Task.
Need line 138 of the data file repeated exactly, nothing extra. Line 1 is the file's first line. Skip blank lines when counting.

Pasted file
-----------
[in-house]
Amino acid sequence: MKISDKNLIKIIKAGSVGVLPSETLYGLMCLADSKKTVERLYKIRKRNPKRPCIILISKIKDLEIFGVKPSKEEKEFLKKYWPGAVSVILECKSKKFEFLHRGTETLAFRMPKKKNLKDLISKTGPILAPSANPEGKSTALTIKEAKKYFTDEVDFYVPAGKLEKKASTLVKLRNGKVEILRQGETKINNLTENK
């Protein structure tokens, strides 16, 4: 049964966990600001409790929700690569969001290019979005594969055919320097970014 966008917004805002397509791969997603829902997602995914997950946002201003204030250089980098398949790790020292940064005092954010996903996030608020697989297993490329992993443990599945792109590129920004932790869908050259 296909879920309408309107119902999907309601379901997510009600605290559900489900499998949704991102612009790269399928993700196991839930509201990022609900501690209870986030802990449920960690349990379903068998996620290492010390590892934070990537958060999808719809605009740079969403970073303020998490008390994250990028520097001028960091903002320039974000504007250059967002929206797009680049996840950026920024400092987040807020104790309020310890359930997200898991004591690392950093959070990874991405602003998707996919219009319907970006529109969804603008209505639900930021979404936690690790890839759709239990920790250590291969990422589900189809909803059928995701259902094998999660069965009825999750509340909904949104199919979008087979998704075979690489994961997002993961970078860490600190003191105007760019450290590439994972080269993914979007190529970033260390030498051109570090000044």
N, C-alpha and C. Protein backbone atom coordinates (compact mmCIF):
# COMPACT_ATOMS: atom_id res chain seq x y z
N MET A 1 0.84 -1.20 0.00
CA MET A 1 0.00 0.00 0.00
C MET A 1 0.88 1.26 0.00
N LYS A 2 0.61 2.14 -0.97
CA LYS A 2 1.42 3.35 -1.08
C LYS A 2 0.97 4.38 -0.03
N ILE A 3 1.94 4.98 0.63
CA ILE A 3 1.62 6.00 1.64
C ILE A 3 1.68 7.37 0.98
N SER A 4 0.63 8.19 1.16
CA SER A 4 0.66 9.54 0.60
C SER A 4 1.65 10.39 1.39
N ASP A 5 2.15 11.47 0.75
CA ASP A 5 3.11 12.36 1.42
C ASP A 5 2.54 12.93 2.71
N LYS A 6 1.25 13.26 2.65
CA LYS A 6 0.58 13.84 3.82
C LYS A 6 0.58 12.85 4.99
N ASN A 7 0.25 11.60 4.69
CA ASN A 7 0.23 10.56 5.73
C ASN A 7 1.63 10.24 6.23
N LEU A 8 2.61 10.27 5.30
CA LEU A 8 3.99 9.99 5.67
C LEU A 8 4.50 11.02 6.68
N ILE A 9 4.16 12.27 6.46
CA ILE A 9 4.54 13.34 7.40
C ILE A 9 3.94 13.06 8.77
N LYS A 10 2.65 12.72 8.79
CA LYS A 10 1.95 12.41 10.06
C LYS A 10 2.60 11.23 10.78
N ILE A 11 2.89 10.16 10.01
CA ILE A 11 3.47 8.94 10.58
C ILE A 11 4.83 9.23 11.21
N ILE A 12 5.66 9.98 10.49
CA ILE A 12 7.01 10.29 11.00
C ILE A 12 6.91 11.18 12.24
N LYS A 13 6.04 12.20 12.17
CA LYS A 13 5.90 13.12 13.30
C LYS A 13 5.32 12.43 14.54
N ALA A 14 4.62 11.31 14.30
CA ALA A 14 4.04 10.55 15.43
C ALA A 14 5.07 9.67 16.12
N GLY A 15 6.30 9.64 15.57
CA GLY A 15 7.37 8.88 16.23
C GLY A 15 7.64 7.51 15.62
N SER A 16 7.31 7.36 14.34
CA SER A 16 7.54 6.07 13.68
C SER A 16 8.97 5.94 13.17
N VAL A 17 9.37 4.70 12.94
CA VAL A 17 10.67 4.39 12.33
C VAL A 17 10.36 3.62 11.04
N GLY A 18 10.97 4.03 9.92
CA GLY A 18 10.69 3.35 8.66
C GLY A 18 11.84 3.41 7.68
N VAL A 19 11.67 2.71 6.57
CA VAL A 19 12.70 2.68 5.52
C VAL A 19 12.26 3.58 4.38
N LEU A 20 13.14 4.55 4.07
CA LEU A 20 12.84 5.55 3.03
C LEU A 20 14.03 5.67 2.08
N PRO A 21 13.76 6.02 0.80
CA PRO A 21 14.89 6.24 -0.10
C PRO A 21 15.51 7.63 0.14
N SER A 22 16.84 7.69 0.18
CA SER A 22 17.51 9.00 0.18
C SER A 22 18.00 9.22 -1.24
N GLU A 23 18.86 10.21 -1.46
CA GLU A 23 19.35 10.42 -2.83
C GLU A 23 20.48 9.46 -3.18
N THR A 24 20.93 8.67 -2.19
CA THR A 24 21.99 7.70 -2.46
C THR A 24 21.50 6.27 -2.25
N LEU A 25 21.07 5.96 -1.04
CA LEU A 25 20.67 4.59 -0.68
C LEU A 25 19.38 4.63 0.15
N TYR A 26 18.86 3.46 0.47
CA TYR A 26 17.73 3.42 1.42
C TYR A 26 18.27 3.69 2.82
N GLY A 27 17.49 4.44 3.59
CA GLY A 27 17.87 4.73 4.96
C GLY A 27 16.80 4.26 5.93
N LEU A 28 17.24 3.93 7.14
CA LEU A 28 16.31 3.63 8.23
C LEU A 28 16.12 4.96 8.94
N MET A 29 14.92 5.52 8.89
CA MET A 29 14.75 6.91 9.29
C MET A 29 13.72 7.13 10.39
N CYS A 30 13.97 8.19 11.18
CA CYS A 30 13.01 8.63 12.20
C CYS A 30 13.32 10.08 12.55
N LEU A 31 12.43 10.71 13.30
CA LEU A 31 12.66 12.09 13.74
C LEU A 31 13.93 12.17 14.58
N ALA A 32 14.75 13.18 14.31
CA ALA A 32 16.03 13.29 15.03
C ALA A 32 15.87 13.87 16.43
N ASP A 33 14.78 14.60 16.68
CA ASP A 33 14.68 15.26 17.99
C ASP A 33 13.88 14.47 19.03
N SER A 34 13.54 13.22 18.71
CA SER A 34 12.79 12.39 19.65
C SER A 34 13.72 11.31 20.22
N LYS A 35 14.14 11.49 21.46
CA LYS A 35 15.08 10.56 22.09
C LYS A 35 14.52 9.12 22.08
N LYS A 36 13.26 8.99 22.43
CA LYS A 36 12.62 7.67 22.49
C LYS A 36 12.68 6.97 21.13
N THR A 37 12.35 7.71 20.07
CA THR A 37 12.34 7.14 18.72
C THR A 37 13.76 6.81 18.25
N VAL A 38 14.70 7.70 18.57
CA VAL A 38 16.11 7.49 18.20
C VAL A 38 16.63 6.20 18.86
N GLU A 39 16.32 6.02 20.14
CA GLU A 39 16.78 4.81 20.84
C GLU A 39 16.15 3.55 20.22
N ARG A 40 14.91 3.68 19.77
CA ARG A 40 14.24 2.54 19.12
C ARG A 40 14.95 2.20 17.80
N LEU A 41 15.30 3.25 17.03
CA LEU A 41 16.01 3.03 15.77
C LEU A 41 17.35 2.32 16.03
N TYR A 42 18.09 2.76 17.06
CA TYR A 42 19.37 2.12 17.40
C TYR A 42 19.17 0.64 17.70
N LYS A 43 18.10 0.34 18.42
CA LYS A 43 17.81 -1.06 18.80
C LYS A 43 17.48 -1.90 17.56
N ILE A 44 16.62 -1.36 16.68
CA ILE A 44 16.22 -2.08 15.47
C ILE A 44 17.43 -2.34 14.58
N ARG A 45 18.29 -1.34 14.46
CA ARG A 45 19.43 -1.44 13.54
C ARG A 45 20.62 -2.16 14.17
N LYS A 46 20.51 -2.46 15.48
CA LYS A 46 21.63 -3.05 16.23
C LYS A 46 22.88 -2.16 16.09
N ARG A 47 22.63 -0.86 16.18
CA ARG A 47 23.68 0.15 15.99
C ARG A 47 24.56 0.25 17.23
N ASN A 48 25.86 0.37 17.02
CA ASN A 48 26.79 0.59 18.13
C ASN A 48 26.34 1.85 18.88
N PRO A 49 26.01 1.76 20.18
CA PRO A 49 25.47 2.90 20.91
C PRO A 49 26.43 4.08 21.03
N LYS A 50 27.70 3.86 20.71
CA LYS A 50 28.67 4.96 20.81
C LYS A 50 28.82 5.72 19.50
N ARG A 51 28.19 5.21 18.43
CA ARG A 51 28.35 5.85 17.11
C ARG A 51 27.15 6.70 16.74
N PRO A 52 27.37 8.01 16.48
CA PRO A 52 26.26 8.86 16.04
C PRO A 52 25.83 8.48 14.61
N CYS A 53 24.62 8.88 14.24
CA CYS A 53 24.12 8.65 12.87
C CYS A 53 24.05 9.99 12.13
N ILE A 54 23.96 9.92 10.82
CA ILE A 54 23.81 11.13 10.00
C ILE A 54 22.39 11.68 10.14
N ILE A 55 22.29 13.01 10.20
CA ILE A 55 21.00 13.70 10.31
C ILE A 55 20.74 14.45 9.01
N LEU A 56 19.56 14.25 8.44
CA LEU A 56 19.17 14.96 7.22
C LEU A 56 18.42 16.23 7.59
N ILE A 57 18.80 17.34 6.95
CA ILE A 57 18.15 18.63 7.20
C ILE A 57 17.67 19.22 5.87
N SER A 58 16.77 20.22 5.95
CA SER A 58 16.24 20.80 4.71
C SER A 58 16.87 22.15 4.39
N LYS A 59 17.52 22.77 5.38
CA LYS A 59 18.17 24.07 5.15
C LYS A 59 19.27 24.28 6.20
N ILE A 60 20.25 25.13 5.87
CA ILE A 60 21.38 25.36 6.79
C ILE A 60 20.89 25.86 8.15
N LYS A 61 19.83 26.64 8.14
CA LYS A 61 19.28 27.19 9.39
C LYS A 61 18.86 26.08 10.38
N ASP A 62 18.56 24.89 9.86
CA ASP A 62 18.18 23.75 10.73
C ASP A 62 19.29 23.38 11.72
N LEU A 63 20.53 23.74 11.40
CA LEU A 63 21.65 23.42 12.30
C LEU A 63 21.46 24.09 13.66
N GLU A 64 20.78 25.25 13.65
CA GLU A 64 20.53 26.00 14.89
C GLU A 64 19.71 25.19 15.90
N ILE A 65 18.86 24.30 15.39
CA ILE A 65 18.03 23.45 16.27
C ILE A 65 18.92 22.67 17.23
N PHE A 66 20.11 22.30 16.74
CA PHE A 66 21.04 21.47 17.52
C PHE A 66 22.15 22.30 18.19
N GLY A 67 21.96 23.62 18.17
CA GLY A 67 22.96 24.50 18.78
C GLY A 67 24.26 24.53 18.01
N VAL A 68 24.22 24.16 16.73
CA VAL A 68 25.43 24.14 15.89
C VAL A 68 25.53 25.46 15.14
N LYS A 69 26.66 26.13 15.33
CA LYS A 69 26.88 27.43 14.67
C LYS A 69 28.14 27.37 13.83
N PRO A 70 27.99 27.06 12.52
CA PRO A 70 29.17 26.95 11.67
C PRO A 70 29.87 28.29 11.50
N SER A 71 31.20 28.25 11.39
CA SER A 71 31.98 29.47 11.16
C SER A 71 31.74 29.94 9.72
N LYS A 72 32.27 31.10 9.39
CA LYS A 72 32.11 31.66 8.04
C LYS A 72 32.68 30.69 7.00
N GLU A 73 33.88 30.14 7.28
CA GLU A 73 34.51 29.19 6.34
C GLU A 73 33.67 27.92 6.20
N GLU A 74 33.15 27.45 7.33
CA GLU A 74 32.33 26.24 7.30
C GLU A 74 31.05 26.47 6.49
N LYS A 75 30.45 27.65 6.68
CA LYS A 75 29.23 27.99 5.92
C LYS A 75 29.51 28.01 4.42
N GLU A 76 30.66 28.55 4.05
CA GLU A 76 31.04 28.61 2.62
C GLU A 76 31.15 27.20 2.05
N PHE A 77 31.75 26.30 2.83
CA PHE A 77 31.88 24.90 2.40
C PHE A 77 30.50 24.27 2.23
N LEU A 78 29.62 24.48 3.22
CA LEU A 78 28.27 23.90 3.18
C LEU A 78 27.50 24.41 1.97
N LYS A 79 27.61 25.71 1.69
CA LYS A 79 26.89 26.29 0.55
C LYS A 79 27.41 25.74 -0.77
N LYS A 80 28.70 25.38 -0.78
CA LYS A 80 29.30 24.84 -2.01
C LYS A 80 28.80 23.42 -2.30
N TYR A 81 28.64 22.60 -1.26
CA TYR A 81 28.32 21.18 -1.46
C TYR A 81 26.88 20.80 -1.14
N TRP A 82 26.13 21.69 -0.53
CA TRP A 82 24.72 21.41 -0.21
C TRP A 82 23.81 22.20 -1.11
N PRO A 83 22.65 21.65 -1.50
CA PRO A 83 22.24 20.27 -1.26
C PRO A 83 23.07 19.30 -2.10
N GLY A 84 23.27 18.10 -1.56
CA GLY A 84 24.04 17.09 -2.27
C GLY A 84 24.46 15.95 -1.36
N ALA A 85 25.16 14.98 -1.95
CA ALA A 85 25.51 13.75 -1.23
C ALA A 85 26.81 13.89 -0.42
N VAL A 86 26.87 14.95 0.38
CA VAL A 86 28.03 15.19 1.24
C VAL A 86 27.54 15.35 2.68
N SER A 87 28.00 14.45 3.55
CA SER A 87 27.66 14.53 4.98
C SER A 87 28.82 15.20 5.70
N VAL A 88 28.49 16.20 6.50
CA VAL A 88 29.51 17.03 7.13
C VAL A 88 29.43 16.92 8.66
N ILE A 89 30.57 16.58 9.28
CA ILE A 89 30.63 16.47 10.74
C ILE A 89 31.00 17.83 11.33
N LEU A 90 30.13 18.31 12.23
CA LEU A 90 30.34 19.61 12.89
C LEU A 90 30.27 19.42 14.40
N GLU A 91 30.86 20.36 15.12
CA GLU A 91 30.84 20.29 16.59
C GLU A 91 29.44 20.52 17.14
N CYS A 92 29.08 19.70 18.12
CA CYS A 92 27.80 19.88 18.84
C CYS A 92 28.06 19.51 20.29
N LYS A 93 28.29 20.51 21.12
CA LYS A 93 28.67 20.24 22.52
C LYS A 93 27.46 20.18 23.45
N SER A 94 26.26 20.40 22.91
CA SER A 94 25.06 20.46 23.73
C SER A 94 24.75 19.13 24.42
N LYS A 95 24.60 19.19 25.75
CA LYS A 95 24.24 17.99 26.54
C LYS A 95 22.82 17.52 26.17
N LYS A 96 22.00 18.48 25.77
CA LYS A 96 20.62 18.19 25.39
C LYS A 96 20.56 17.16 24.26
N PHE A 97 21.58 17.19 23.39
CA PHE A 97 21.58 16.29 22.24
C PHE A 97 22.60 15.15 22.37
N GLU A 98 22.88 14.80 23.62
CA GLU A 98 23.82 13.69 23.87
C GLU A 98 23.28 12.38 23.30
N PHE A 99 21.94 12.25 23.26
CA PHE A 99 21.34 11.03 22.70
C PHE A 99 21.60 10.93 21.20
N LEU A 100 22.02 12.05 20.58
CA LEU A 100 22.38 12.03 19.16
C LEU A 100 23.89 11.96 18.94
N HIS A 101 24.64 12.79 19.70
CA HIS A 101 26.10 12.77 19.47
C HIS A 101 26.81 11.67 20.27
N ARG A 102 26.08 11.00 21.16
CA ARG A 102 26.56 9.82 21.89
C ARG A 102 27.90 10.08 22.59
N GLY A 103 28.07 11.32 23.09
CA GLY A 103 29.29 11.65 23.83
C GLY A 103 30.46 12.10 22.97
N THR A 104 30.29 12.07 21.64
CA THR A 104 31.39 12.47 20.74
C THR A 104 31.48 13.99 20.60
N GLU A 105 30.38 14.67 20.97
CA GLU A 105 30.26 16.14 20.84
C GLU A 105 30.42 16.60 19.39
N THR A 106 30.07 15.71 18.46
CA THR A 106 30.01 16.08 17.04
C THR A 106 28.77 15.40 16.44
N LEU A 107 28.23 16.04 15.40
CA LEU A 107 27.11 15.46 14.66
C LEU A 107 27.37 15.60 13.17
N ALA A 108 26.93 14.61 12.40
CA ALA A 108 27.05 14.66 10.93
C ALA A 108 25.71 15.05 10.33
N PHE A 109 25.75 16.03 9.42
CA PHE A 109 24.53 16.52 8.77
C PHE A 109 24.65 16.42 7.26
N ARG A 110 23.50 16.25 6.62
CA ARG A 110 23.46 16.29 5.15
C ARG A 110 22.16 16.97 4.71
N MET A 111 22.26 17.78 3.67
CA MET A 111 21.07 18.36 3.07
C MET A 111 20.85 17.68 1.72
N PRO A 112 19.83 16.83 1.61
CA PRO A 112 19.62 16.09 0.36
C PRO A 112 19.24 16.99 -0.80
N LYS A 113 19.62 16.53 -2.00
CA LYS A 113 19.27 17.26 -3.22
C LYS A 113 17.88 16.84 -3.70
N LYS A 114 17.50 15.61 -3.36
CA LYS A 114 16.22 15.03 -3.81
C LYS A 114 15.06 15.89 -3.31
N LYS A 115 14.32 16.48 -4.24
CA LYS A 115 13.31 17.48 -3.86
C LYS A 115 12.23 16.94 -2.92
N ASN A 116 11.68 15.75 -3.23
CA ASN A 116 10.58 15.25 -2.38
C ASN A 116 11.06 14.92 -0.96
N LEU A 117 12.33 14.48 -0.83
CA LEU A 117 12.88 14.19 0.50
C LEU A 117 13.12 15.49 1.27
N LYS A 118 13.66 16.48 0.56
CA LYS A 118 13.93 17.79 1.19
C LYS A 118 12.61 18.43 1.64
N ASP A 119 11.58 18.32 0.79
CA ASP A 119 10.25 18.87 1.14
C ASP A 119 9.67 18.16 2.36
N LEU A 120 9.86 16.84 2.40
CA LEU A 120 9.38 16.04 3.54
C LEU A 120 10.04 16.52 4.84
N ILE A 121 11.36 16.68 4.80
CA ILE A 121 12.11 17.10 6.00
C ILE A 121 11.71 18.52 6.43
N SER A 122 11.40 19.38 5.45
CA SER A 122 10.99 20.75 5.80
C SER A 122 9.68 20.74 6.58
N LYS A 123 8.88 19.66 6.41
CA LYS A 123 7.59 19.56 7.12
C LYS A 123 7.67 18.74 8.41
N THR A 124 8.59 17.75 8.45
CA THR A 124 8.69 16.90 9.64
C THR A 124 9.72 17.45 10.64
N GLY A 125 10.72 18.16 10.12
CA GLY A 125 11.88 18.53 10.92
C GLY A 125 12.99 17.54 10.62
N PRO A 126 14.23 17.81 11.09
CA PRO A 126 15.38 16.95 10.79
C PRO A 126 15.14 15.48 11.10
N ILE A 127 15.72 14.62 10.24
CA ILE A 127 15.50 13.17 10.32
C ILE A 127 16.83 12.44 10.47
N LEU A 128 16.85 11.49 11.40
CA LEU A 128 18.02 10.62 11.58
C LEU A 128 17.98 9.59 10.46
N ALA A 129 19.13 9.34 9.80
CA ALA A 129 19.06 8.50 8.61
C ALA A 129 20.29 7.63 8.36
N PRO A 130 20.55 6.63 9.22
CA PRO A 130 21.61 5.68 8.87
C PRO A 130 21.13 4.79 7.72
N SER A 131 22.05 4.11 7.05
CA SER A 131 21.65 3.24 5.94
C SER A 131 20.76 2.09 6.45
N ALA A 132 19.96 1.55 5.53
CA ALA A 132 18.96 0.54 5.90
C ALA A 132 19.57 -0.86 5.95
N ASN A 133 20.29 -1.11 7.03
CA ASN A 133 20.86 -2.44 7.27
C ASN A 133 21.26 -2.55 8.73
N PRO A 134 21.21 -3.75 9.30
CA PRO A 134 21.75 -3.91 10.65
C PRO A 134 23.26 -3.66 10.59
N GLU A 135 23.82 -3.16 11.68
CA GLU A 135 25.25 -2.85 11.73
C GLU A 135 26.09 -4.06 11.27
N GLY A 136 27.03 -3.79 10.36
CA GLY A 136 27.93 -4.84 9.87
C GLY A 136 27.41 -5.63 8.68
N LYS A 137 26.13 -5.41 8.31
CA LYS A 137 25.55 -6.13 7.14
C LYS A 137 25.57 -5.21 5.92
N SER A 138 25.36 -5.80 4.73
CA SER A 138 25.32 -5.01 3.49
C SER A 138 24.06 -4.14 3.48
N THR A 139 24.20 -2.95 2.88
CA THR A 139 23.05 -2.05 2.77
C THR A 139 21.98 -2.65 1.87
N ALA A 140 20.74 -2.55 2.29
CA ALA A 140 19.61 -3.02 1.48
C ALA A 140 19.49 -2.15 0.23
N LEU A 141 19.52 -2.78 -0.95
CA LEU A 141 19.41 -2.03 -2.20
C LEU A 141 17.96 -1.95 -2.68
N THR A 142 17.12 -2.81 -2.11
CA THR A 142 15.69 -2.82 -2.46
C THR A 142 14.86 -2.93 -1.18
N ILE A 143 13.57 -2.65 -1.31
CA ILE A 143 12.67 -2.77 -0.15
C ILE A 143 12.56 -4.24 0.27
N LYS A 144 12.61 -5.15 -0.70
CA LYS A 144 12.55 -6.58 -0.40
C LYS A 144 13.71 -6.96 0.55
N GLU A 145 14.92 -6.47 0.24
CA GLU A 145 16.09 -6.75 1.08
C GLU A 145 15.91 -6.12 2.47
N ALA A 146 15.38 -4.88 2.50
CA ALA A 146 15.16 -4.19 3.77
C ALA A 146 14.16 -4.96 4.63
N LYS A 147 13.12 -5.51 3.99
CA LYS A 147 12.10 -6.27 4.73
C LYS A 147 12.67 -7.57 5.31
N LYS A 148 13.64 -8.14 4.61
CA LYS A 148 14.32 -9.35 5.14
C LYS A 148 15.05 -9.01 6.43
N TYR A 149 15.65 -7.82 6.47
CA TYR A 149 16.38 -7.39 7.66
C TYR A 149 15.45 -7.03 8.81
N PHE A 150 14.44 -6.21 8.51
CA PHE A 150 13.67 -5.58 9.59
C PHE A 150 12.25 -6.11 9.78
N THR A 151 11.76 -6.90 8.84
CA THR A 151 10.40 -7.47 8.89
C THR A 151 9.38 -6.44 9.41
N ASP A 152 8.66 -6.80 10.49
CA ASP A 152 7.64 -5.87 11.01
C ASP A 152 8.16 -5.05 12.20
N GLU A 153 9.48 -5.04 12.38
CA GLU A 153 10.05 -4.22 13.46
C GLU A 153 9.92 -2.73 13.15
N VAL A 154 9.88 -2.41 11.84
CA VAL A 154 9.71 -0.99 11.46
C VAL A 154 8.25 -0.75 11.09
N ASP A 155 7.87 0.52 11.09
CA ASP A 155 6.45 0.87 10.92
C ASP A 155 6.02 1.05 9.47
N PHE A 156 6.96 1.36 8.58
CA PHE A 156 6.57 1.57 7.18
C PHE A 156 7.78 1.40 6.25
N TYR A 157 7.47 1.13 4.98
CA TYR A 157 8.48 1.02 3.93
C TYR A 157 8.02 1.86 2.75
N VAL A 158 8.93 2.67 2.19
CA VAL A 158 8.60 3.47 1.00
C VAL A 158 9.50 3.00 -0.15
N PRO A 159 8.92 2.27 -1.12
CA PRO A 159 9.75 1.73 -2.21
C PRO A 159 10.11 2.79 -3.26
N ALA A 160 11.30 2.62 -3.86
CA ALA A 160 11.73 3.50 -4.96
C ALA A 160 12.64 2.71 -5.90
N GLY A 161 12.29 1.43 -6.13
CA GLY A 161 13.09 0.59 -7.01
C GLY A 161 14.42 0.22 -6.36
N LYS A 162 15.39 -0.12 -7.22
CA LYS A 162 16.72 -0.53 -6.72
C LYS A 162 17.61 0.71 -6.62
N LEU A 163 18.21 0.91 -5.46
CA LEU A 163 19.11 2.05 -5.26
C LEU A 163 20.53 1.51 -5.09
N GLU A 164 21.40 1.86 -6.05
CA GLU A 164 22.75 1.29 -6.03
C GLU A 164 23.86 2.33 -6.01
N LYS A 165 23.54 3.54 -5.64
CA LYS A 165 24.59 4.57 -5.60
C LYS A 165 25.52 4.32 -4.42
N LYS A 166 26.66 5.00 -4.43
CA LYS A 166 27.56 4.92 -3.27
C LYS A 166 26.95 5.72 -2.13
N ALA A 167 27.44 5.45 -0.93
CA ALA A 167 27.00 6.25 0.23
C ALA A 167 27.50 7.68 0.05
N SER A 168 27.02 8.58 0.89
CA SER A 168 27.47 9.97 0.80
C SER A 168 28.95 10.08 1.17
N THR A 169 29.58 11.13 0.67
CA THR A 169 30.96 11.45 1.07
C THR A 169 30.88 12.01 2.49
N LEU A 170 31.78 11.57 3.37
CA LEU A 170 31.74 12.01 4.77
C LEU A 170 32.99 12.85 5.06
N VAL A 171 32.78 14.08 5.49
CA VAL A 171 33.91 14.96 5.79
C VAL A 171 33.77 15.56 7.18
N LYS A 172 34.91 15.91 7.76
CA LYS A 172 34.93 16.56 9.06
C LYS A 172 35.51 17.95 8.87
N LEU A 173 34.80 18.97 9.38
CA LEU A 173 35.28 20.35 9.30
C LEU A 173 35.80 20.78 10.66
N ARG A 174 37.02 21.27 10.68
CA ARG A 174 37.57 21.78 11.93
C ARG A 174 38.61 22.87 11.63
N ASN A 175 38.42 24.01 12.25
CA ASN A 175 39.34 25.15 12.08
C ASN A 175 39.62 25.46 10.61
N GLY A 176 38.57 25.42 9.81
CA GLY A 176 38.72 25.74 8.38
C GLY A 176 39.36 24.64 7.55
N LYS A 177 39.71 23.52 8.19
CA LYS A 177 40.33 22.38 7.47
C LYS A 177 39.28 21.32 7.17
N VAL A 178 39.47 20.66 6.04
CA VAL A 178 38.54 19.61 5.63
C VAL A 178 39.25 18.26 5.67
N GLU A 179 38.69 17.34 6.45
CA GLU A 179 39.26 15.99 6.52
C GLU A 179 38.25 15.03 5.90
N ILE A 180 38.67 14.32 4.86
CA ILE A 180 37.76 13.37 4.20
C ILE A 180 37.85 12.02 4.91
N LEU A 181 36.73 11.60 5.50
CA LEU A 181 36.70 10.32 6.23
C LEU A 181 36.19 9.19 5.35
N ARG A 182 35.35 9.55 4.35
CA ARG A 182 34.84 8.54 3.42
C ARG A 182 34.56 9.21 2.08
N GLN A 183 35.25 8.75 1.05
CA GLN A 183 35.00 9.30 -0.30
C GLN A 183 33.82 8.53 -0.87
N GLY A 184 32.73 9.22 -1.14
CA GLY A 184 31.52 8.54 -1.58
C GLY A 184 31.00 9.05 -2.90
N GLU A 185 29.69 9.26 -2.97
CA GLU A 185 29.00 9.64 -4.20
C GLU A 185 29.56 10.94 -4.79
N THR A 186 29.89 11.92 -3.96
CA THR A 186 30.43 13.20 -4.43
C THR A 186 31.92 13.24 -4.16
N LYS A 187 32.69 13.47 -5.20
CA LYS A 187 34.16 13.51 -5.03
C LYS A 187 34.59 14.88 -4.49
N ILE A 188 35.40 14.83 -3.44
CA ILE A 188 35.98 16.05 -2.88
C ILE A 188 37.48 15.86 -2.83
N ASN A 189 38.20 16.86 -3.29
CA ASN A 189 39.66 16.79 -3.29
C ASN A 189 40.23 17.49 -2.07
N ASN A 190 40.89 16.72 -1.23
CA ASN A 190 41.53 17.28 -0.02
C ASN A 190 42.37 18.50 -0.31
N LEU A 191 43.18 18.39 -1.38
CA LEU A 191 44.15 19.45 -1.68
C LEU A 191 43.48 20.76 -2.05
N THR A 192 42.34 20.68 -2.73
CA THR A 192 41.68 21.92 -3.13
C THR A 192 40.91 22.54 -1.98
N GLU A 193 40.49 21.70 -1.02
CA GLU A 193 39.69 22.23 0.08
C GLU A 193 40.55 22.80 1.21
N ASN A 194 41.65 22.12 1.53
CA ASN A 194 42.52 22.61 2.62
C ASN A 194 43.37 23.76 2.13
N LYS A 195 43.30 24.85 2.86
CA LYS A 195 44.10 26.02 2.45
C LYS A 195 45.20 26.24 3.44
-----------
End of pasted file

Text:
N ARG A 45 18.29 -1.34 14.46